Remember this: asking is NOT begging. Think back to Dr. Bev and her experience. Asking for support from potential funders is an invitation for them to invest their money and multiply their impact.
How Do You Know When the Funder Is the "Right" Funder?
What Is a Good-Fit Funder?
As a grant professional, your time is precious. If you’re anything like me, you are getting pulled in a dozen different directions every single day. There’s certainly no time to waste time!
This is why it’s so important to make sure that you’re focusing your valuable time and energy on funders that are a good fit for your nonprofit’s project or program.
Taking the time to evaluate a funder to make sure that they align with your needs, mission, values, and goals is a sure-fire way to increase your efficiency and your likelihood of being funded.
Dr. Bev also knows the importance of vetting funders to make sure they’re a good fit. Here are some of the criteria she looks at during her vetting process:
Grant application due date
Average grant award amount
Giving history (check to see if the funder has previously funded her geographic area)
Previously awarded grants
We know this can be challenging. Finding all this information and sifting through it to successfully vet funders is time-consuming. Not to mention—keeping all this information organized can be a hassle!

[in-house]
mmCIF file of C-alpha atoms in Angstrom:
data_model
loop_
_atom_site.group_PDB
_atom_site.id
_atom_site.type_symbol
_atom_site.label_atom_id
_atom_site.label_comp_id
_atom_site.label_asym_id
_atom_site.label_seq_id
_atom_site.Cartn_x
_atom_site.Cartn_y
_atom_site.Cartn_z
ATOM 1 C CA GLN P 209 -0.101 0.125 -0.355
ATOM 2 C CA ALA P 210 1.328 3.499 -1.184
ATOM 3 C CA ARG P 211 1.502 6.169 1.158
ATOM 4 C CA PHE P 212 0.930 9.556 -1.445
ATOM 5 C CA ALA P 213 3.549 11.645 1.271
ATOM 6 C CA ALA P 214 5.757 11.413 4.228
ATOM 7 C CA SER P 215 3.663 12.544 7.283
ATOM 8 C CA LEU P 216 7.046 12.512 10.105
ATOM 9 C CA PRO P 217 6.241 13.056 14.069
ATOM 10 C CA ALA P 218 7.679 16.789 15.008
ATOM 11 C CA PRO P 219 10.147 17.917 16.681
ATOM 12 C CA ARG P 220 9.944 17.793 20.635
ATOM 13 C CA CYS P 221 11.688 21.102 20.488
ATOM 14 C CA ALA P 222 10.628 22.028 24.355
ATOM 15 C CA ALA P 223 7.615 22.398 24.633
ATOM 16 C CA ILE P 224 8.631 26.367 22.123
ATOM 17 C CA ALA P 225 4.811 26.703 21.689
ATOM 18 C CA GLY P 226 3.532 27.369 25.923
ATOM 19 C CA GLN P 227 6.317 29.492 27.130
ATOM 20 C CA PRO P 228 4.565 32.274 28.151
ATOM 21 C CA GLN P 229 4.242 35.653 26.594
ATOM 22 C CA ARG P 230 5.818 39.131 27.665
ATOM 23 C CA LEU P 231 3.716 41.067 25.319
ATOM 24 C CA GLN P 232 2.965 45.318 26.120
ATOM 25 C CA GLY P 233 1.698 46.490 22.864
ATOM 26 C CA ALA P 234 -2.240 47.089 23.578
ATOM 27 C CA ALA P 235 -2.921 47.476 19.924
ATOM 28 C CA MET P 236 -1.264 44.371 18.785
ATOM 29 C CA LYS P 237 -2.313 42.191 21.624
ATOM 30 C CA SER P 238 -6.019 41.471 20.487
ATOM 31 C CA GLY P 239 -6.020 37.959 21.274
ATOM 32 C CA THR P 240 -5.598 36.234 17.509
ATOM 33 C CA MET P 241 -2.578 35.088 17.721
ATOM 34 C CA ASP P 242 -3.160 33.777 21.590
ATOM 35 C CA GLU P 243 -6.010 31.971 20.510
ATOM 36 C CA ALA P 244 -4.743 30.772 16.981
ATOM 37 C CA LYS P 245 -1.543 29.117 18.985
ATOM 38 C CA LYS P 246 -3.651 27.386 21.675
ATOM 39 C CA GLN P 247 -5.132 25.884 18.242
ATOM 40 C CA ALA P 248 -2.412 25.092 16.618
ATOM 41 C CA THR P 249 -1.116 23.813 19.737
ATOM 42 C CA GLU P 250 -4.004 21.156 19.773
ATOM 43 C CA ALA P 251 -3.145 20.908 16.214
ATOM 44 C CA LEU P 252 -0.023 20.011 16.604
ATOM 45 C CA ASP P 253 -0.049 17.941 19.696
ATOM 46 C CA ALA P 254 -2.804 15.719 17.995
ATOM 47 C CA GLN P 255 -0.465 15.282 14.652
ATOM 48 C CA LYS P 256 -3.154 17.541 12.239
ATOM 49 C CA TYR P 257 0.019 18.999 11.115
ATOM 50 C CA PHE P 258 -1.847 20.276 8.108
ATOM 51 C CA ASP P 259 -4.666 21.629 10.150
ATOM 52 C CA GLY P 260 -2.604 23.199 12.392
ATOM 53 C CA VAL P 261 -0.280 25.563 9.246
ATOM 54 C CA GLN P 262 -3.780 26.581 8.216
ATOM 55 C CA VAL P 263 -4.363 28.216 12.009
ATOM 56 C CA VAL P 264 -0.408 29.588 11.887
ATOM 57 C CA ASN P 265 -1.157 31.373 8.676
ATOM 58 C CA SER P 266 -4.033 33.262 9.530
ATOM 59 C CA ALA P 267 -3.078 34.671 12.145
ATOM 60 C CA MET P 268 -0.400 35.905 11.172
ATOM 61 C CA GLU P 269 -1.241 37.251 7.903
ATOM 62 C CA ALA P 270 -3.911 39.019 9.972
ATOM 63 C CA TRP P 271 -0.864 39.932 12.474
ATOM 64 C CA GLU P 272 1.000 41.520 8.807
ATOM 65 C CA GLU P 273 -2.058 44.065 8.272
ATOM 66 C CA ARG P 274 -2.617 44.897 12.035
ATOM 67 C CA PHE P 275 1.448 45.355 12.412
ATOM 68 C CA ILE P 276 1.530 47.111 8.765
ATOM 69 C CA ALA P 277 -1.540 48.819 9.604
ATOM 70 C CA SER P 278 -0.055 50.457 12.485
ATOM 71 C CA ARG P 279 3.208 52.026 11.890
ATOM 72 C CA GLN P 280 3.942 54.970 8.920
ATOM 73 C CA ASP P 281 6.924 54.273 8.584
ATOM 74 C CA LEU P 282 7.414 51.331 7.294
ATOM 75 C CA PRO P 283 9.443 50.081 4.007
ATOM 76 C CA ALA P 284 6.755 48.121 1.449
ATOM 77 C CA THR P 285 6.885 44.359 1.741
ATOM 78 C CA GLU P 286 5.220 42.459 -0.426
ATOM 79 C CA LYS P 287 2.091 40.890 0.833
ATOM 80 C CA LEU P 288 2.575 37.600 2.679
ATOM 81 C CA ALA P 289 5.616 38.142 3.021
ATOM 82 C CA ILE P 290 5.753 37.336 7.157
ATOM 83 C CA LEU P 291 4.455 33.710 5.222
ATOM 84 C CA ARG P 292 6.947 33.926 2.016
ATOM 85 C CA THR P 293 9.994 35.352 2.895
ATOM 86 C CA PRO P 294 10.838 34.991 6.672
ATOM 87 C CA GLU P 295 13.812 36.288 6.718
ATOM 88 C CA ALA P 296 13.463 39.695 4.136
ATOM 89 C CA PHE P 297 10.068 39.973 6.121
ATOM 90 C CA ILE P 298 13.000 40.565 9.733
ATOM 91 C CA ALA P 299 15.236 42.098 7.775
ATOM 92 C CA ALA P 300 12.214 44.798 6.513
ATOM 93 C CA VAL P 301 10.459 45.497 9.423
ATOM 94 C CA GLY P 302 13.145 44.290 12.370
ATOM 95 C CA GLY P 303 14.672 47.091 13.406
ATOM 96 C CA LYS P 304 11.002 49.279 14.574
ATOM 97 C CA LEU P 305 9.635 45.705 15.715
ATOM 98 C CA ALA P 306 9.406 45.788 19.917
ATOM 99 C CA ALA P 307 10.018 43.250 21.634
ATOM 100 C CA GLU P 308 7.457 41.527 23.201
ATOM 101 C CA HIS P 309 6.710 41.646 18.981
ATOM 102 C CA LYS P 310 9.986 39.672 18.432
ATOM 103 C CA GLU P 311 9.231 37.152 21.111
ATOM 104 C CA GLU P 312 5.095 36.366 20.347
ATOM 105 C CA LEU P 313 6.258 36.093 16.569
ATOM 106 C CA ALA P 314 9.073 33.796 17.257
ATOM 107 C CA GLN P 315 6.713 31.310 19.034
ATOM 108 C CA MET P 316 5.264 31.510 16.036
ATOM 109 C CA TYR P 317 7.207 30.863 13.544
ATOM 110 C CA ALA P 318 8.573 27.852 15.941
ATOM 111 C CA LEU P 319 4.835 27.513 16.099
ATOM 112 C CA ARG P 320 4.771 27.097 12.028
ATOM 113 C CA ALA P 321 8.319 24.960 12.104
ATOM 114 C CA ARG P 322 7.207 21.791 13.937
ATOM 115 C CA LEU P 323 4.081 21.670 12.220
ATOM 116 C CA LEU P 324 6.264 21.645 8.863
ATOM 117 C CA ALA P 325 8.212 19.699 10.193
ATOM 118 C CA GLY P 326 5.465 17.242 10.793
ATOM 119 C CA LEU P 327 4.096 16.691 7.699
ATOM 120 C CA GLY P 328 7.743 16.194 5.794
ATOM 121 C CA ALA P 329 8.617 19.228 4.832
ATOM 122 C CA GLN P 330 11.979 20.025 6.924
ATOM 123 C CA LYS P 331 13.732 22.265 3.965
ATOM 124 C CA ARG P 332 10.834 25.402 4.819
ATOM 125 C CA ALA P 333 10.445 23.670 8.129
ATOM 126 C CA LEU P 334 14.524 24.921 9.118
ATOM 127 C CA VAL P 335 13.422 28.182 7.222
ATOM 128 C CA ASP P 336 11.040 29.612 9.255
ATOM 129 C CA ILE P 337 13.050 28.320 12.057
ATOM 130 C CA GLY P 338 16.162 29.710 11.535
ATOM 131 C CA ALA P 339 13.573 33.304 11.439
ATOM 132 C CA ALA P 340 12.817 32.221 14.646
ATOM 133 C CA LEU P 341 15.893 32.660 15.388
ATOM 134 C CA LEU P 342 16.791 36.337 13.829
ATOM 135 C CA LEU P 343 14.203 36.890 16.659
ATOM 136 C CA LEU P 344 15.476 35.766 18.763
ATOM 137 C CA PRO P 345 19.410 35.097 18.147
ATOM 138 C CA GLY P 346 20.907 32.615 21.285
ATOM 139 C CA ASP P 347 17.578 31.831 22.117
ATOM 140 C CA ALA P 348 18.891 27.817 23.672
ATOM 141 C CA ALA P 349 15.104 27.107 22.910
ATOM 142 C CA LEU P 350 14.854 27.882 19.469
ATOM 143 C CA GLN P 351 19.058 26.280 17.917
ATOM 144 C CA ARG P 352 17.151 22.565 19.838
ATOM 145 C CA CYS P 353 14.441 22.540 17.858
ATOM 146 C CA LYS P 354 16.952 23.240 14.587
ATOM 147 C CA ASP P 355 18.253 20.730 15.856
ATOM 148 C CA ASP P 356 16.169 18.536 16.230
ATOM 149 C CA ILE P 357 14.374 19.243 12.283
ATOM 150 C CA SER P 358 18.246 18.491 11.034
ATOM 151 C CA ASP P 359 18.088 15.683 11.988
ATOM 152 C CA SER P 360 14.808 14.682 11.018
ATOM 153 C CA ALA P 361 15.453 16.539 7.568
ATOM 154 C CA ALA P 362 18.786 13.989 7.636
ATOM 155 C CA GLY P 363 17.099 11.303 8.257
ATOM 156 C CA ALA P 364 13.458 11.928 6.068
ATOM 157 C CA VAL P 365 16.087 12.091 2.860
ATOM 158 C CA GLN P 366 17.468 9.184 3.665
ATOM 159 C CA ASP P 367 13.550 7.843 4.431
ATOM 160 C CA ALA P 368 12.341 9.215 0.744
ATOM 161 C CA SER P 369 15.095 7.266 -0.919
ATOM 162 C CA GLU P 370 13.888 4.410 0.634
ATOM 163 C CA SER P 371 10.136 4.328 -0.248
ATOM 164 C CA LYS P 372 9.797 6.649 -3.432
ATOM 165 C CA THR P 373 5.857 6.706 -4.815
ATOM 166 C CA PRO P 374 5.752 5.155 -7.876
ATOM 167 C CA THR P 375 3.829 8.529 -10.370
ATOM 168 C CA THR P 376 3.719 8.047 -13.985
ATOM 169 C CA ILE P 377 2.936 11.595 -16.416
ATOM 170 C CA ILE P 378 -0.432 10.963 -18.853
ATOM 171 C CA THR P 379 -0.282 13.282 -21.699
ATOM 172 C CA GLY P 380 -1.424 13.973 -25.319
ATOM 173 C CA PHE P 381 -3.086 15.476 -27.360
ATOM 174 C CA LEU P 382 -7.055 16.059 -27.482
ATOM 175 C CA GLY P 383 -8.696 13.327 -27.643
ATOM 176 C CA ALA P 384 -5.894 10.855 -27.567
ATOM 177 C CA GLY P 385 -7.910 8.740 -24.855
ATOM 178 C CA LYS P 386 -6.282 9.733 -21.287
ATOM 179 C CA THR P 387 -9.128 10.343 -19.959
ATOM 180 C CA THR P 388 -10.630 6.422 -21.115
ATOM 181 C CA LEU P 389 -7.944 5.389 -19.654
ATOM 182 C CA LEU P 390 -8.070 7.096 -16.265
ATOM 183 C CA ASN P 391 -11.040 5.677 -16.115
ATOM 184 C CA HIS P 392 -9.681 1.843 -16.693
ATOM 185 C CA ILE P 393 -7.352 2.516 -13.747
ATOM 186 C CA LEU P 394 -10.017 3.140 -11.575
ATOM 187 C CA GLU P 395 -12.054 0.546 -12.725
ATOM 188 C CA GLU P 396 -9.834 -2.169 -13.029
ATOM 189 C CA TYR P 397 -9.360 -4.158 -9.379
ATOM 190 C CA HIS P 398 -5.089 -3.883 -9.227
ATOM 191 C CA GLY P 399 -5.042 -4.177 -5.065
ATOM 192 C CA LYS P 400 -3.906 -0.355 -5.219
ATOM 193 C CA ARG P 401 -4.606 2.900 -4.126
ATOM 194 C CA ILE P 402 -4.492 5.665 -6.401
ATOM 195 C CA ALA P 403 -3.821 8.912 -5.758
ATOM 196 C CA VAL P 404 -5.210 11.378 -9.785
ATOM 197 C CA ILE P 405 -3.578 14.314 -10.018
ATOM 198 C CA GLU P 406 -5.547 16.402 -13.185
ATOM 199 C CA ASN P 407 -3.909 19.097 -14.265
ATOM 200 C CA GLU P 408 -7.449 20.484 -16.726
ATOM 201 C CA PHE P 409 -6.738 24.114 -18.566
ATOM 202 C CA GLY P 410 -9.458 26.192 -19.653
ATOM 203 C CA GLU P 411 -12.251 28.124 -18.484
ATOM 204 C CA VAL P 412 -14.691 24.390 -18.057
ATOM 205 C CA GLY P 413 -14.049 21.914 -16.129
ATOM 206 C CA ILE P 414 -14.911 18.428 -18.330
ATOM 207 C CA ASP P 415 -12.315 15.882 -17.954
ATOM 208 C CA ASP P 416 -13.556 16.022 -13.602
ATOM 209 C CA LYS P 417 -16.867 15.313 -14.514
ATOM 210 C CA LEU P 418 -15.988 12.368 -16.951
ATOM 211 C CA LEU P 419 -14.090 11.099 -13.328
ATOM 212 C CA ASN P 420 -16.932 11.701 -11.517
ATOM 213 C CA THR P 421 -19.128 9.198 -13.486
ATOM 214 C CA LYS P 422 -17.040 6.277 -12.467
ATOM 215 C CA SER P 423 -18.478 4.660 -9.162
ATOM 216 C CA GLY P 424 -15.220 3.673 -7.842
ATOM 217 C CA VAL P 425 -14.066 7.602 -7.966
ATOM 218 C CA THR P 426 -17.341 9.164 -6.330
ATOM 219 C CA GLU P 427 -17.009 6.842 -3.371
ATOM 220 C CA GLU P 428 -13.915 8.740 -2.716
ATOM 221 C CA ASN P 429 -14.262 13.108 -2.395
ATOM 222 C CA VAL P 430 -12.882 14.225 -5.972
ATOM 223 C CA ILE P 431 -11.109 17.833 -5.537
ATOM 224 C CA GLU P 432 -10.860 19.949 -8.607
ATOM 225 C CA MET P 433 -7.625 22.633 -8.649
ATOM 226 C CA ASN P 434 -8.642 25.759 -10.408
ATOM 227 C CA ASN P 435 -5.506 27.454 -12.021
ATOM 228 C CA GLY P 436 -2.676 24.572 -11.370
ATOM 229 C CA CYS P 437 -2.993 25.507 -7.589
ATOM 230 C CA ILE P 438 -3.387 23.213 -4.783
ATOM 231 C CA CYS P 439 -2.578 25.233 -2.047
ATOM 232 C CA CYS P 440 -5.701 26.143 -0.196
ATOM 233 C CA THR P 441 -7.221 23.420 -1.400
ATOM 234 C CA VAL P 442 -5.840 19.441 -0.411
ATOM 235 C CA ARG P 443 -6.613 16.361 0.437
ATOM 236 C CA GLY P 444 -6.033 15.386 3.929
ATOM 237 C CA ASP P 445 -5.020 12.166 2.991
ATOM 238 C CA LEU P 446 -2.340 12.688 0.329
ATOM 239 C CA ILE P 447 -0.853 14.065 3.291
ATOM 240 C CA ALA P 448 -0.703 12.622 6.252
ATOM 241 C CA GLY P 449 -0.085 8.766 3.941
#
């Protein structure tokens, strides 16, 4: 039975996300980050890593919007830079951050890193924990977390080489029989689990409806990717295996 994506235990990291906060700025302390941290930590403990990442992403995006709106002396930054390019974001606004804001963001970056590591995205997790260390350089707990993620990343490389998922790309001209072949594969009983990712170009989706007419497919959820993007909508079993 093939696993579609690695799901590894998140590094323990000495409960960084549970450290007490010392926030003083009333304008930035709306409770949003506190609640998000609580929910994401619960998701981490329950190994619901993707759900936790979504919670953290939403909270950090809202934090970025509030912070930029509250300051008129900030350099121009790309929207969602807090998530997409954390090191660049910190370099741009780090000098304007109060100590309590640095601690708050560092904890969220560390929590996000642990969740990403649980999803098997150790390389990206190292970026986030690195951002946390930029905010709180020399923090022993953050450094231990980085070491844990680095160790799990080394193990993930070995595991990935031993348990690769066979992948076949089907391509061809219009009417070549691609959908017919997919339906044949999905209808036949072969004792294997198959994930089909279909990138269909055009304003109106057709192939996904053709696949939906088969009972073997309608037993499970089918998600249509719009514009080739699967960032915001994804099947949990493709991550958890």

Fortunately, Dr. Bev found a solution to streamline this entire process, and you can too!
How To Find Good-Fit Funders
It’s really simple: the best way to find good-fit funders is by using Instrumentl!
Instrumentl makes it super easy to find prospective funders that are a good fit for your organization’s projects and programs.
When sign up for Instrumentl, you’ll be prompted to share some critical information about your organization and funding needs so that you can be matched with active grants that meet that criteria, including:
Where your project takes place
Your minimum and maximum funding amounts
Grant focus area
The types of funding you’re interested in (corporate, foundation, state/local government, etc.)
Once this information is in the system, Instrumentl generates a list of good-fit grant prospects for you. It’s as easy as that!
Instrumentl also curates information from funders’ 990s into easy-to-read snapshots. These insights make it easy to evaluate a funder’s geographic focus, giving priorities, grant sizes, and more!
With Instrumentl, there’s no longer a need for time-consuming Google searches that result in hours upon hours of internet research for funding opportunities. This is a better way!
I’m not the only one who thinks so. The Phoenix Children’s Foundation managed to save approximately 3 hours per week on grant prospecting thanks to Instrumentl.
Dr. Bev also greatly appreciates Instrumentl’s time-saving features, sharing:
“Instrumentl does in about 20 minutes what used to take me 40 hours.”
After identifying good-fit grant opportunities, the next step is to make the “ask”, aka—it’s time to reach out to funders.
Click to find the best grants for your nonprofit from 12,000+ active opportunities.
“I call partnering and collaborating the single most powerful amplifier and accelerator of your grants success.”
Funders are much more likely to give money to your nonprofit if they know you, understand your work, and empathize with your cause.
I won’t lie—building relationships with funders can feel awkward or uncomfortable at first. Don’t let that deter you! These relationships are important regardless of whether you’re a grant writer drafting a proposal or a major gift officer taking a prospect to lunch.